You know you’re a grown-up when “company” becomes scary.
When you’re a kid, everybody just “hangs out.” You order a pizza, talk about boys, and giggle like little girls. But somewhere along the way you start thinking, Should I vacuum before they get here? Should I offer tea along with the soda? Can I serve chips and dip as an appetizer?
Then one day you’re channel surfing and come across Martha Stewart making a Mona Lisa out of cocktail wieners and realize that your hostessing mojo was an illusion. (I’m totally kidding, I’ve never seen Martha Stewart make a Mona Lisa out of anything. I think it was The Last Supper.)
So then you start questioning pulling out a package of Oreo cookies for dessert and putting a box of tissue in the bathroom when you run out of toilet paper and before you know it you’re at the oh-my-goodness-I-will-never-have-anyone-over-EVER-AGAIN impasse.
But fear not. We are commanded to be hospitable, so there must be a way to go about this hostessing thing without starting an unofficial Martha Stewart Fan Club and memorizing her top 40 Good Things.
I’m dedicating Fridays to considering ways to become a better hostess without going overboard. One of my bigger hospitality hurdles after my husband and I got married was getting the house ready for company. It took us at least half a day to make things presentable, mainly because we just didn’t know what we were doing. But we did eventually learn to focus on a few key areas and drastically cut down our pre-company running around.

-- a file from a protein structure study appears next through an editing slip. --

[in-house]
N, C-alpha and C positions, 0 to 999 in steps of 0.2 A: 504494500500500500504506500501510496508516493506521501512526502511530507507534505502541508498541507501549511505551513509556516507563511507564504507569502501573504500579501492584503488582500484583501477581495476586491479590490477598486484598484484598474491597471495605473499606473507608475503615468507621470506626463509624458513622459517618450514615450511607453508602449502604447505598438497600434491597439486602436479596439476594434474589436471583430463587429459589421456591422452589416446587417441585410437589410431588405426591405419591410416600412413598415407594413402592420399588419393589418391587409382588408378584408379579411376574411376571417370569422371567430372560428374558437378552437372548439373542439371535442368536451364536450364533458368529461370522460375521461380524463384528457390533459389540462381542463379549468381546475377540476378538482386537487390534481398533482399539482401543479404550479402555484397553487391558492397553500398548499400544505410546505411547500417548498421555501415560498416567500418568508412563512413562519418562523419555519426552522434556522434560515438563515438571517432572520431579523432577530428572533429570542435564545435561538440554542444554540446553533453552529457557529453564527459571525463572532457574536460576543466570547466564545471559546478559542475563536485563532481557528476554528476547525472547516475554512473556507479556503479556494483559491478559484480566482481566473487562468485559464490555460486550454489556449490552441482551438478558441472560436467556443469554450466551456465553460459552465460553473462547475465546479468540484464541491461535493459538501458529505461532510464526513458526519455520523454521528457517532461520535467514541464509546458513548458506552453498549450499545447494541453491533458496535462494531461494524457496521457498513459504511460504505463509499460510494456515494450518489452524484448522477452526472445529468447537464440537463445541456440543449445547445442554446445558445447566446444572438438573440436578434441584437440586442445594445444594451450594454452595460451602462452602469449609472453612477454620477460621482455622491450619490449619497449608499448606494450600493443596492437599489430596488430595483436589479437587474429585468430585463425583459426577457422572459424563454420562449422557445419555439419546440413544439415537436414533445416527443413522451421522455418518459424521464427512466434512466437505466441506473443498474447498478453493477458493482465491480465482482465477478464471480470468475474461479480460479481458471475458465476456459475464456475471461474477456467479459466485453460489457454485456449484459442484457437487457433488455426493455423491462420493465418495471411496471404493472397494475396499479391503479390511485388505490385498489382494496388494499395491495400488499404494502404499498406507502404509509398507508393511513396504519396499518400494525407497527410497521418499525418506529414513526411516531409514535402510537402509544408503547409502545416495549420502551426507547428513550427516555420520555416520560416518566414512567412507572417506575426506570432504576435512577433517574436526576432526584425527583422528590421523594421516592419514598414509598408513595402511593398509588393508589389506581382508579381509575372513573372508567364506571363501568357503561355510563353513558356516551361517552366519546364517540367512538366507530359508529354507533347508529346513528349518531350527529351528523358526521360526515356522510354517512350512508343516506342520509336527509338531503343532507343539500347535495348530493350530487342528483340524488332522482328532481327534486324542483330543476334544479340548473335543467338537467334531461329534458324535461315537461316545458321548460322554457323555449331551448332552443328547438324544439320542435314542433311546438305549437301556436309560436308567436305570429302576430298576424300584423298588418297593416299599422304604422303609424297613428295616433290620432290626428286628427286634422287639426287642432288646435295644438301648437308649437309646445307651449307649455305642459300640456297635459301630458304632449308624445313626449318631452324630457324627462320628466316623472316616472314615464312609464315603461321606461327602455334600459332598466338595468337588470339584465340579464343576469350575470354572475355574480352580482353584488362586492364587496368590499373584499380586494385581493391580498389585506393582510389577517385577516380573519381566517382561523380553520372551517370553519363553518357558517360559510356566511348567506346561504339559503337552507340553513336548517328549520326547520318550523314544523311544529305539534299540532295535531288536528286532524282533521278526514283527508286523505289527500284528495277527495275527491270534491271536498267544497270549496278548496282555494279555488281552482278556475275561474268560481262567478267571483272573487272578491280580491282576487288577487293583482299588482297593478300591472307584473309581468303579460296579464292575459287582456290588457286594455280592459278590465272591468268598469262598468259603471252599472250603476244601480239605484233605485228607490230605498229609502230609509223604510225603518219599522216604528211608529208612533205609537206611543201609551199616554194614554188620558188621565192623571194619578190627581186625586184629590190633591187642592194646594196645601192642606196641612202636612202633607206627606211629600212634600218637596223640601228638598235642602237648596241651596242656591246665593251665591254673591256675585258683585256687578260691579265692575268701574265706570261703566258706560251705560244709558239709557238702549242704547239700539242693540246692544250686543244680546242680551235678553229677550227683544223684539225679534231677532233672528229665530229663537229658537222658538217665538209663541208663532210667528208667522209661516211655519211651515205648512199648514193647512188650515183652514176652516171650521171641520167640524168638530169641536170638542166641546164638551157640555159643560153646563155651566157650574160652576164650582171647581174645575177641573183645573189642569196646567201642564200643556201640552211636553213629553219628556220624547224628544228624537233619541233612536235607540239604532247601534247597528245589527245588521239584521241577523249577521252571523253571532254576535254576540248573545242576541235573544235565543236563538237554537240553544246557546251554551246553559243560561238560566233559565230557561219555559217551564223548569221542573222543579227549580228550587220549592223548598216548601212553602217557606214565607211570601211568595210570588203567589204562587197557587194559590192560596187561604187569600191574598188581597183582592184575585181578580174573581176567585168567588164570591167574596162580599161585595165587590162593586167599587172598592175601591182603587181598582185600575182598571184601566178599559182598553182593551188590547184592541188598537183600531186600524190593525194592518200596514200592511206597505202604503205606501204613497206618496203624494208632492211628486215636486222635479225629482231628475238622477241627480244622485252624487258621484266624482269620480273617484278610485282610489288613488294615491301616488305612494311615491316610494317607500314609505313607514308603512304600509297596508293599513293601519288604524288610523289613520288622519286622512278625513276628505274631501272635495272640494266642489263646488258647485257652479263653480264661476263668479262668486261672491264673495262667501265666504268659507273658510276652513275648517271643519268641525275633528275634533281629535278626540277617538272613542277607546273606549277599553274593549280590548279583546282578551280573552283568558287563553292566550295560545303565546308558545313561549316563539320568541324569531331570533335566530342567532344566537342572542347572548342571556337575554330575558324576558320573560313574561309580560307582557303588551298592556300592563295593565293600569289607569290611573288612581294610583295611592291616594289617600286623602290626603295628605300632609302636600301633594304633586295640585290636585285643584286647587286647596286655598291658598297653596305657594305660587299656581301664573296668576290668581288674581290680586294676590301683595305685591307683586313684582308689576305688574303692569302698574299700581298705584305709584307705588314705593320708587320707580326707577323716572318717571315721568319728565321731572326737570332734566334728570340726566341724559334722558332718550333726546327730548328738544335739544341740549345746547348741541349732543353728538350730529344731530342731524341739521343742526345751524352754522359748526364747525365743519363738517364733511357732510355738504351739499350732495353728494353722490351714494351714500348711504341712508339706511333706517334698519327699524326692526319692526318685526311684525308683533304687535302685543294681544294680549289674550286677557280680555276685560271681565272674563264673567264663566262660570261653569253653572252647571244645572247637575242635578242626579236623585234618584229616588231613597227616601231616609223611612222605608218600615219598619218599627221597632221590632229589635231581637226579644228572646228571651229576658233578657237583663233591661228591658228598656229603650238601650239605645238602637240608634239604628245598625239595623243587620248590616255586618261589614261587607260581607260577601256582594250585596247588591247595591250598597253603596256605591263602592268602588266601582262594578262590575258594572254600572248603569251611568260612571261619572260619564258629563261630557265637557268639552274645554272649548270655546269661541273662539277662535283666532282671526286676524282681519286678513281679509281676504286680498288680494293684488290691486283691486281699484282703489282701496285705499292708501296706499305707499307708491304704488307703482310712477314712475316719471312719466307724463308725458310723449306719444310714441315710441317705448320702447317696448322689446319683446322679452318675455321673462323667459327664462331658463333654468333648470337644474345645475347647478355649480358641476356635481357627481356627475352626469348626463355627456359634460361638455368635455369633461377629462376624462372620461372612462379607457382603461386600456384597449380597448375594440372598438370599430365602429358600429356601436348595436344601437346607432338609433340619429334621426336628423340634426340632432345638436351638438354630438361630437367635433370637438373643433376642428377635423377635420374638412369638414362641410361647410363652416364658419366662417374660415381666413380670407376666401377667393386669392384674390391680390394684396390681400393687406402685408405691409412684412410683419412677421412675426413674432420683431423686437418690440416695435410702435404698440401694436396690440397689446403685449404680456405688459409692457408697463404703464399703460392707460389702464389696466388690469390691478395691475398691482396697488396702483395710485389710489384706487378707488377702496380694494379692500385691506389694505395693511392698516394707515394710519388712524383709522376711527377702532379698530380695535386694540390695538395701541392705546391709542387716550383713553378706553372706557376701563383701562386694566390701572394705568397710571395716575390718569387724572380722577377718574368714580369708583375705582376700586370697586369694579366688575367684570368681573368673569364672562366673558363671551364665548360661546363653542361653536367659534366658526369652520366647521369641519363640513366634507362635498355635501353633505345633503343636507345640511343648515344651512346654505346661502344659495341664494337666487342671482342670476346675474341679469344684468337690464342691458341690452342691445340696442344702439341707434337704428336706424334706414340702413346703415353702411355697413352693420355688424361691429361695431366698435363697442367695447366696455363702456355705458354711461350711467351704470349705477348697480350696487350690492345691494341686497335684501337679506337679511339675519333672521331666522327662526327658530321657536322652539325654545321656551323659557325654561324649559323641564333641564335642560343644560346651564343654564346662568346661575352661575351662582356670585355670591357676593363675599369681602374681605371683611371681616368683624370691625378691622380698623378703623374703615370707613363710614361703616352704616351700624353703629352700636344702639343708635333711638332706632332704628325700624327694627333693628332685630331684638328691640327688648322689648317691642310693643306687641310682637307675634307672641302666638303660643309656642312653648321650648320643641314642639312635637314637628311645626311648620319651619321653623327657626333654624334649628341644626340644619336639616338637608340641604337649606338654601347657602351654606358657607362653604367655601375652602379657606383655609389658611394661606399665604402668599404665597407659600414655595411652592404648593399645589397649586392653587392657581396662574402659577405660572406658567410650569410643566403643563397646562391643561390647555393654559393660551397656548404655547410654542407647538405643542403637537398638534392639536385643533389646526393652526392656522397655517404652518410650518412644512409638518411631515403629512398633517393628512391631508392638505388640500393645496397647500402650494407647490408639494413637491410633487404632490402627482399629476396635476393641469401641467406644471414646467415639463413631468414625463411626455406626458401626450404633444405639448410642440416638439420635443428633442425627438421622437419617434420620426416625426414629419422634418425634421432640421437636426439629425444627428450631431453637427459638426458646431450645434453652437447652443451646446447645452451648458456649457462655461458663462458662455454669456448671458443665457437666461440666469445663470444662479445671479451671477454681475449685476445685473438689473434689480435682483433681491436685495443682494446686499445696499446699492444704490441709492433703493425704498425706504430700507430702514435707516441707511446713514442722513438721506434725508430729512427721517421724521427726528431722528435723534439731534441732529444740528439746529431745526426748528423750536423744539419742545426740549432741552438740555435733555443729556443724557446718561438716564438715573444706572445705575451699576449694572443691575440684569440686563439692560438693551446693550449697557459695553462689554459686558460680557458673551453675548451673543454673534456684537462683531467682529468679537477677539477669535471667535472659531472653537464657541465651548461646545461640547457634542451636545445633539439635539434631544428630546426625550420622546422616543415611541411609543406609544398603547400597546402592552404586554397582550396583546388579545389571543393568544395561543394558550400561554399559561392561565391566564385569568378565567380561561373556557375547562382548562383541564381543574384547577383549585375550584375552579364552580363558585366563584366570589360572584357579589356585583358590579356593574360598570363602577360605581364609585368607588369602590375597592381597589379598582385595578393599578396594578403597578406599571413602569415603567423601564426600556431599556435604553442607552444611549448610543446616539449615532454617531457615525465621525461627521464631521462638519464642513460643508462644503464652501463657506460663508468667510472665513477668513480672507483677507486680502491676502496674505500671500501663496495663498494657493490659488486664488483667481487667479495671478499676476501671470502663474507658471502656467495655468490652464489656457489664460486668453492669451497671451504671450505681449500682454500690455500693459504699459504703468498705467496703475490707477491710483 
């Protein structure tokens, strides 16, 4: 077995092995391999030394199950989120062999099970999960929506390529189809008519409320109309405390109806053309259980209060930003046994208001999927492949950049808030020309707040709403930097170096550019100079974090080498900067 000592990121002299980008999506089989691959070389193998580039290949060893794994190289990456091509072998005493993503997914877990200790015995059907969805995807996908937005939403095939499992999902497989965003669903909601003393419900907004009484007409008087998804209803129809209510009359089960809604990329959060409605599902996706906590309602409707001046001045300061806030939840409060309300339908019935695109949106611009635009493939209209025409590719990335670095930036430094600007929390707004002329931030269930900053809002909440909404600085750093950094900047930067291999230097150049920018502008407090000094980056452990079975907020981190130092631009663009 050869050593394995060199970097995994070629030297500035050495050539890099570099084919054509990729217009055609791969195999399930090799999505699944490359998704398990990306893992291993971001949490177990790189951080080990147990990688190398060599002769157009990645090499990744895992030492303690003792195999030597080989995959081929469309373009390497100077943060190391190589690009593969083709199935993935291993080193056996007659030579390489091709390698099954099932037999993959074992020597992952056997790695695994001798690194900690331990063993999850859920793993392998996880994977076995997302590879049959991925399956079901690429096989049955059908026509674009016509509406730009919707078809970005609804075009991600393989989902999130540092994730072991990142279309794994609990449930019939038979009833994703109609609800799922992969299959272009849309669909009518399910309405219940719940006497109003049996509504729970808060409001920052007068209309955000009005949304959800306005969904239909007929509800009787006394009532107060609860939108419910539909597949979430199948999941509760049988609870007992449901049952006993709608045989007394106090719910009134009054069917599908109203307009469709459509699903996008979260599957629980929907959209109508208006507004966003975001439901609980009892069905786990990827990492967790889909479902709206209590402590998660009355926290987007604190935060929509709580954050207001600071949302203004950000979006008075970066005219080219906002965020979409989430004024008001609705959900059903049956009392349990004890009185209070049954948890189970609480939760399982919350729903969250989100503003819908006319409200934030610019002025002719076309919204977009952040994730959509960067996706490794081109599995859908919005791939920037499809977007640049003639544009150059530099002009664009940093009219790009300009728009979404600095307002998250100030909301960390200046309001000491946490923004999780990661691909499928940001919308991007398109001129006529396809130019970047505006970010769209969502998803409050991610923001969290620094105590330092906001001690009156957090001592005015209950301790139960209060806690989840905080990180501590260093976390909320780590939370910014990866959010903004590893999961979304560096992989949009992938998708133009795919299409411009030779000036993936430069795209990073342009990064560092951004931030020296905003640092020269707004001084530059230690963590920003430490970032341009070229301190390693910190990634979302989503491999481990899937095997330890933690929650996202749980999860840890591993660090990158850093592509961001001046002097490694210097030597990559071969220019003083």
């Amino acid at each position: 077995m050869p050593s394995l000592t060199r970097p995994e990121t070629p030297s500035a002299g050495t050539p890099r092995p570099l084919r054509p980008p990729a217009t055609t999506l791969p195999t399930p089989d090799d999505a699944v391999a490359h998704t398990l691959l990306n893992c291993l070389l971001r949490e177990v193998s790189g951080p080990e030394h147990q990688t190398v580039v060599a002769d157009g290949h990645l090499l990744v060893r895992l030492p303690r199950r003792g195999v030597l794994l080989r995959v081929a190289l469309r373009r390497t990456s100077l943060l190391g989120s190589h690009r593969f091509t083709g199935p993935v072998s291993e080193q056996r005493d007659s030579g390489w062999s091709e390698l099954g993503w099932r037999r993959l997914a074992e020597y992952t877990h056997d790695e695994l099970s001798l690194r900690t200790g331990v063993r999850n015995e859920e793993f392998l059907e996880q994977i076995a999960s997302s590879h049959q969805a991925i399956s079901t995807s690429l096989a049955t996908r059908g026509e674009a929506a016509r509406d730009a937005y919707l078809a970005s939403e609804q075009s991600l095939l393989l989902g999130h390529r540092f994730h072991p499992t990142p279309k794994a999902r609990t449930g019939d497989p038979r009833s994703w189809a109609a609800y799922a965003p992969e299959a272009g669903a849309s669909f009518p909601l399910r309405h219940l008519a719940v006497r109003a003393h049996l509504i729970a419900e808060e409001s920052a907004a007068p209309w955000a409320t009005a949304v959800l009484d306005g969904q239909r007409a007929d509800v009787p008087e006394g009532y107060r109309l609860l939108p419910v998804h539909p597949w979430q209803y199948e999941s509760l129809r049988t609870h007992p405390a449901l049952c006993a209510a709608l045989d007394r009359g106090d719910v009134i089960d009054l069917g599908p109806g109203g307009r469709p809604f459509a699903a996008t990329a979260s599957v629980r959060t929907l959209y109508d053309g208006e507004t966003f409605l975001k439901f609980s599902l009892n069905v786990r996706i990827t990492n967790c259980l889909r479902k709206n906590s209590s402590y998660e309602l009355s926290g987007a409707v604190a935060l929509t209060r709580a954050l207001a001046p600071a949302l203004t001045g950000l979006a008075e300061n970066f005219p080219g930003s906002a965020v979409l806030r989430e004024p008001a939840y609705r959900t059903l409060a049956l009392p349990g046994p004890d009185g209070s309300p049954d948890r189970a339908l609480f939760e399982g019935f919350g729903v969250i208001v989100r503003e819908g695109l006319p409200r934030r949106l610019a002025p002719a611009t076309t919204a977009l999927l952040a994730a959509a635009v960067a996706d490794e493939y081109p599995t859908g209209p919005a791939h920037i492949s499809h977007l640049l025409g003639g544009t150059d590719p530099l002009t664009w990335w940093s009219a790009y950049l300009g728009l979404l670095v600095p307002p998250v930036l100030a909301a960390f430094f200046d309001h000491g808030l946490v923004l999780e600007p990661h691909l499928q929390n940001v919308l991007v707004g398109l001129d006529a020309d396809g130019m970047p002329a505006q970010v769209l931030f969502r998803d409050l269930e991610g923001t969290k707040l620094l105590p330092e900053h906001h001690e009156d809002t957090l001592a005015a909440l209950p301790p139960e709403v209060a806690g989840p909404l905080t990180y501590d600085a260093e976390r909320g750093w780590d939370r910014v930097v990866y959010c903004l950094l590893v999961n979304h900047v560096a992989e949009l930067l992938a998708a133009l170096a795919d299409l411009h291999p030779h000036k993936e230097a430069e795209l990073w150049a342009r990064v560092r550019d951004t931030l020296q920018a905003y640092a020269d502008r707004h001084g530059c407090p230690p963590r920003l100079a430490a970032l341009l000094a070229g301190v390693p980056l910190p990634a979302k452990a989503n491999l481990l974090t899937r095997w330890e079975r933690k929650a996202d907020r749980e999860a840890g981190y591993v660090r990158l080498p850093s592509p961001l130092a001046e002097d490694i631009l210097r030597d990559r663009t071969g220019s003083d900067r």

Here are the things we do before people show up, in the form of a handy-dandy list:
- Get the guest bathroom(s) ready.
– Clean the toilet. They may never come back if you have a nasty toilet.
– Make sure that there’s plenty of hand soap available because cleanliness is next to godliness.
– Put out clean hand towels or make sure that there are plenty of disposable hand towels. Don’t make them have to dry their hands on their shirt.
– Make sure that there’s at least one new roll of toilet paper available in an obvious place for when the current roll runs out. We don’t need to have any “do you have a square to spare” scenarios.
– A nice touch is to put a night light or little lamp in the bathroom so that your guests aren’t walking into a dark scary room when nature calls.
- Put things back where they belong, or at least hide them.
No deep cleaning here. Just put away the toys and sift through the mail and hang the keys back on the hook.
- Make sure the dishwasher is empty.
I saw this on Antique Mommy’s post about entertaining and recognized it as sage advice. Even if you’re using paper plates and disposable cookware.
- Set the table.
This could be as simple as putting out placemats or as elaborate as using chargers and wine glasses and special holiday salt and pepper shakers. The table just needs to look clean and inviting.
- Make the place smell good.
This might be a plug-in or a Yankee Candle or opening windows on a beautiful day. Whatever you have to do to get rid of questionable odors. Especially if you have pets.
- Look in the mirror and make sure that you don’t look like a homeless person.
It’s funny how we can run around making sure that our house looks presentable, and then look in the mirror and realize that all the getting ready left us looking like we just ran a marathon. So do something with your hair, put on some lipstick, cover up your feet with shoes or socks if they’re jacked up, and for goodness sakes please put on a bra.